• In Automatic by Frequency, FreqEZ2 receives frequency data from the <TxFreq> field of the <RadioInfo> packet. Logging programs that provide <TxFreq> data via UDO include: N1MM+, DXLab Commander, Lofgger32 v4, DXLog, and TR4W.

When FreqEZ2 is configured for Auto/FREQ input, output selections will be based on the frequency reported by your logging program. Those frequencies can describe an entire Band ( 80/75m = “<FREQ1>350000-400000,1</FREQ1>” ) or segments within a band ( 80m = “<FREQ1>350000-359999,1</FREQ1> and 75m =<FREQ2>360000-400000,2</FREQ2>” ). The configuration supports 254 segment definitions.

When FreqEZ2 is configured for Auto/BCD or Auto/N1MM input, output selections are based on Band (no Frequency data is available).

The FreqEZ2 Rpi HAT output circuits are designed to handle up to 20 volts A/C, Positive, or Negative voltages at 500 milliamperes. Although the Toshiba TLP240ALF1 opto-MOSFETs are rated for 60 volts, each output is protected from remote relay transients by a 20 volt TVS bi-directional spike suppressing diode. Contact us for customization to accommodate voltages greater than 20.

Yes. While FreqEZ2 is automatically activating outputs based on Frequency, N1MM Settings, or BCD inputs, you can manually activate additional outputs using ctrl+Click action. For example, when FreqEZ auto-activates your 80 meter vertical transmit antenna, you could manually select the appropriate North-, South-, East- or West-facing beverage receive antenna.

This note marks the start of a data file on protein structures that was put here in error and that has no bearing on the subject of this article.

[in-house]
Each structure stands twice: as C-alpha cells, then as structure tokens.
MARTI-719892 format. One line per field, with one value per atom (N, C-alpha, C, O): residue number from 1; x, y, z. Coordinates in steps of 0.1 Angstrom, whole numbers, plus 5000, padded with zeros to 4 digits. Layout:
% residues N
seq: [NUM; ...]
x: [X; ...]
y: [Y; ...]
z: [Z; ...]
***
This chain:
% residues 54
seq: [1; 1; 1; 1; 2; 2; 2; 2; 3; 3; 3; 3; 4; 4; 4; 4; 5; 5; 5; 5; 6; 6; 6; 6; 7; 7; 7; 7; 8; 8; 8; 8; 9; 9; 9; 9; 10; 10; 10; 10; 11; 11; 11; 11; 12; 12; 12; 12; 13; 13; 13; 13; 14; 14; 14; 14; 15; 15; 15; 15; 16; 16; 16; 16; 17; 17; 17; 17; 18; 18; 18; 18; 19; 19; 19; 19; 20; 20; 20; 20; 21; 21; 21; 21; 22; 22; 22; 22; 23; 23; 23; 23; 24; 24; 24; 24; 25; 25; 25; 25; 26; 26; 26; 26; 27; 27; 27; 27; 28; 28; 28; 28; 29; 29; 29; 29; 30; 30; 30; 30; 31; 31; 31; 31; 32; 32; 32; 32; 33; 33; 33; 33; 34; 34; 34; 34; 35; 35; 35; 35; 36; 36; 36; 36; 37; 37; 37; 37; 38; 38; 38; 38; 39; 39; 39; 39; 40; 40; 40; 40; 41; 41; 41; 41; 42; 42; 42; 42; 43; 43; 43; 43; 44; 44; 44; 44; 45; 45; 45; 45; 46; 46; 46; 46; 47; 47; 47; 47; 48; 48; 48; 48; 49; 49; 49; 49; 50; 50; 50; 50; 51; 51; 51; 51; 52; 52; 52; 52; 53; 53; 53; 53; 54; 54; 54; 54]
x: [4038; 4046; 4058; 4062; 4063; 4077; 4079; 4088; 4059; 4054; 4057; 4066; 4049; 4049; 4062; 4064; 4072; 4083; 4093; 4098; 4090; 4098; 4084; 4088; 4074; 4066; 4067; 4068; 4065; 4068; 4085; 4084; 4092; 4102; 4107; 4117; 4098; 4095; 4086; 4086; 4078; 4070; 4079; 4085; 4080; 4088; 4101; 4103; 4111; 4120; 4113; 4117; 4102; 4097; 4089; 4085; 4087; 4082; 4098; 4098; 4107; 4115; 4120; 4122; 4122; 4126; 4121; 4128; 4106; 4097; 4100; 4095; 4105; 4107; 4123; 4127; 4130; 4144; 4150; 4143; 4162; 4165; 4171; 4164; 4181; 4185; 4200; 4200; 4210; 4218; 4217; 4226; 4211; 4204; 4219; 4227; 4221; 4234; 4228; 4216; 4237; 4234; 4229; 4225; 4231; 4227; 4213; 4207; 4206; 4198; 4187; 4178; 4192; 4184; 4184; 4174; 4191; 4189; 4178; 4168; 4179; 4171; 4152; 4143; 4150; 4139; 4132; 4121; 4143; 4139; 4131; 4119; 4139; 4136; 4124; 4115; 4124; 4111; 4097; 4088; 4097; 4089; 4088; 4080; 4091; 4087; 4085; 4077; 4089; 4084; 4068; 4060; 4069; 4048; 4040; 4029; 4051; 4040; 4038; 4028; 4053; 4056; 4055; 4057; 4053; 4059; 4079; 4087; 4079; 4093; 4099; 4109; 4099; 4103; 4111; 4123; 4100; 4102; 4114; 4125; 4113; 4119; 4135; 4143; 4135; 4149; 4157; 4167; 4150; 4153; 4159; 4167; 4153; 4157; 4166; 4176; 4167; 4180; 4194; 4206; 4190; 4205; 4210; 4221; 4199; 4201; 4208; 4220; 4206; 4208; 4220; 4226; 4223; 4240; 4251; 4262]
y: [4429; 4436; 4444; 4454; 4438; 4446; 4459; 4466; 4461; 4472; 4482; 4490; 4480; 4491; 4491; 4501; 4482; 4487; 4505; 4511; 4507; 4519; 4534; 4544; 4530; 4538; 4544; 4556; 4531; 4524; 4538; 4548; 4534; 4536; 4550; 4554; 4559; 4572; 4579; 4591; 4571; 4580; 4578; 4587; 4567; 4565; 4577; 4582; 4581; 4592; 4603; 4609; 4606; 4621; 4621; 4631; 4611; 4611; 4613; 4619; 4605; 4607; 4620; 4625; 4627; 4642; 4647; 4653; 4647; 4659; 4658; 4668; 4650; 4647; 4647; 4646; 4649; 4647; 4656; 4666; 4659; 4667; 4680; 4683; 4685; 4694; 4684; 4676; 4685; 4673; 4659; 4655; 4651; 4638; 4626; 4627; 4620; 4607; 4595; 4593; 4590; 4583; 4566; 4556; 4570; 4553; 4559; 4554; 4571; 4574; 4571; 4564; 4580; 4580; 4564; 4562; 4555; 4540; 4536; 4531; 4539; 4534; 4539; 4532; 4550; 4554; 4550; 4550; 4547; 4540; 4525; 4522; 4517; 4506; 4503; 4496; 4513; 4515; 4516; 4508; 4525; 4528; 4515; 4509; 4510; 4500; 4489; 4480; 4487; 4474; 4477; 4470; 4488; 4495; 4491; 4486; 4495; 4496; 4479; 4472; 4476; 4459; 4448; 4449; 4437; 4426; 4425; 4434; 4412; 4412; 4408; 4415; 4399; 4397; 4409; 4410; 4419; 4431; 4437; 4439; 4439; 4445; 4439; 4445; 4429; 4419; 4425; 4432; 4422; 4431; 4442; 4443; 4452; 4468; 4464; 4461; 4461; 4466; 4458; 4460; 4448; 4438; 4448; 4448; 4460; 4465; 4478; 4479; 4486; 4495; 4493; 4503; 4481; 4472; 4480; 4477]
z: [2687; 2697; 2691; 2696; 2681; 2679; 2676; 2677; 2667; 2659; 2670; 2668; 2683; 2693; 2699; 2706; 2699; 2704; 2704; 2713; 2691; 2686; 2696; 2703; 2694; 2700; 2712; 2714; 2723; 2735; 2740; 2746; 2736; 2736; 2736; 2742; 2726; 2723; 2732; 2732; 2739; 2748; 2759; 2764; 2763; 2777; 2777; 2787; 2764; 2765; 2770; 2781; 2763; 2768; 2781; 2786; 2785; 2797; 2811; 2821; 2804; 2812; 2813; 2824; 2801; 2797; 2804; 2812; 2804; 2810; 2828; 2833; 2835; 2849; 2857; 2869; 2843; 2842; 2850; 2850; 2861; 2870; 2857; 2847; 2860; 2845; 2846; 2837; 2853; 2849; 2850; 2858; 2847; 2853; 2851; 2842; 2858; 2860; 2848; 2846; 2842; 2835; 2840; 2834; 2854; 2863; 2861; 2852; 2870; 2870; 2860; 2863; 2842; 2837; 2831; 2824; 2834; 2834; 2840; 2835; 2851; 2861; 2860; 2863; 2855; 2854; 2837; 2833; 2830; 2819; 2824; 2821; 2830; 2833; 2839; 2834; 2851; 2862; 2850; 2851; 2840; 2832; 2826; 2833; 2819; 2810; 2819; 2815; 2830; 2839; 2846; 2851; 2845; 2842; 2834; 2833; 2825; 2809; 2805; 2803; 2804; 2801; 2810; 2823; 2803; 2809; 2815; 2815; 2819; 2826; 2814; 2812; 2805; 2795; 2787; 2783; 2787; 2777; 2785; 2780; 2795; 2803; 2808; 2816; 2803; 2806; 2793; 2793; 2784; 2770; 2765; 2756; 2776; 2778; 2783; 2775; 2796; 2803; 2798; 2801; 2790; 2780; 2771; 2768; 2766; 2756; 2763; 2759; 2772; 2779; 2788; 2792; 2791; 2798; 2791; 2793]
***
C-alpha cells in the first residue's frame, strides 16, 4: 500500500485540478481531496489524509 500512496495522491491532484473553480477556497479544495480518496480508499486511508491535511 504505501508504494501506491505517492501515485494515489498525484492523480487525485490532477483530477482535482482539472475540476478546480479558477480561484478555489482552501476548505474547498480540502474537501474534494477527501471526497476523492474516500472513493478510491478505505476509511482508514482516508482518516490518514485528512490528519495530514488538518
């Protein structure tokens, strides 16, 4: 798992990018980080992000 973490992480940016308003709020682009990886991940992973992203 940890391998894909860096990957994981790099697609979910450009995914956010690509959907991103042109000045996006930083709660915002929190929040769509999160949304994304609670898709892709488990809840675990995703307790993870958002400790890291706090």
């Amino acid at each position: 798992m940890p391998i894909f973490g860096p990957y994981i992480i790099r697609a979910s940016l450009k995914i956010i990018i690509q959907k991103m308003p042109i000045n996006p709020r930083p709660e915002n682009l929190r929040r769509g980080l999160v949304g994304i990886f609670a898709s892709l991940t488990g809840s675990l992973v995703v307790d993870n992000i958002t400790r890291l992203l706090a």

When your architecture includes more than one Raspberry Pi Controller, you can operate with mixed combinations of Automatic and Manual controllers.

The PTT Inhibit circuit prevents the FreqEZ2 RPi Controller from changing antennas while your radio is transmitting. By monitoring the Push-To-Talk line from your radio, keyer, or PC serial port, the FreqEZrpi Controller software “knows” when your radio is transmitting. When that PTT line is grounded (low), the FreqEZrpi Controller will ignore any packets from the FreqEZwin Console or any changes to the BCD input lines. The Controller will only perform output changes when that PTT line remains high (inactive). If you do not connect your station’s PTT line to the input, the Controller will always operate as if it is in Receive mode.

No, not if FreqEZ2 is the only program running on your Raspberry Pi 4. The Pi 4 runs hotter than previous versions of Raspberry Pi computers, and there are many solutions (fans and heat sinks) to avoid thermal slow-downs beyond 60 C. In our opinion those devices are not needed on a dedicated FreqEZ Pi.
FreqEZrpi is a low-impact terminal application that does not require much CPU, Memory, and Graphics processing. In our tests – without fans or heatsinks, enclosed in the listed Argon Neo or GeeekPi cases – the CPU temperature is typically 48 C – well below the point at which performance would be thermally impacted. Of course, if necessary you could always add inexpensive heatsinks or fans to your Controller.
You can read your Pi temperature from the command line by typing “vcgencmd measure_temp”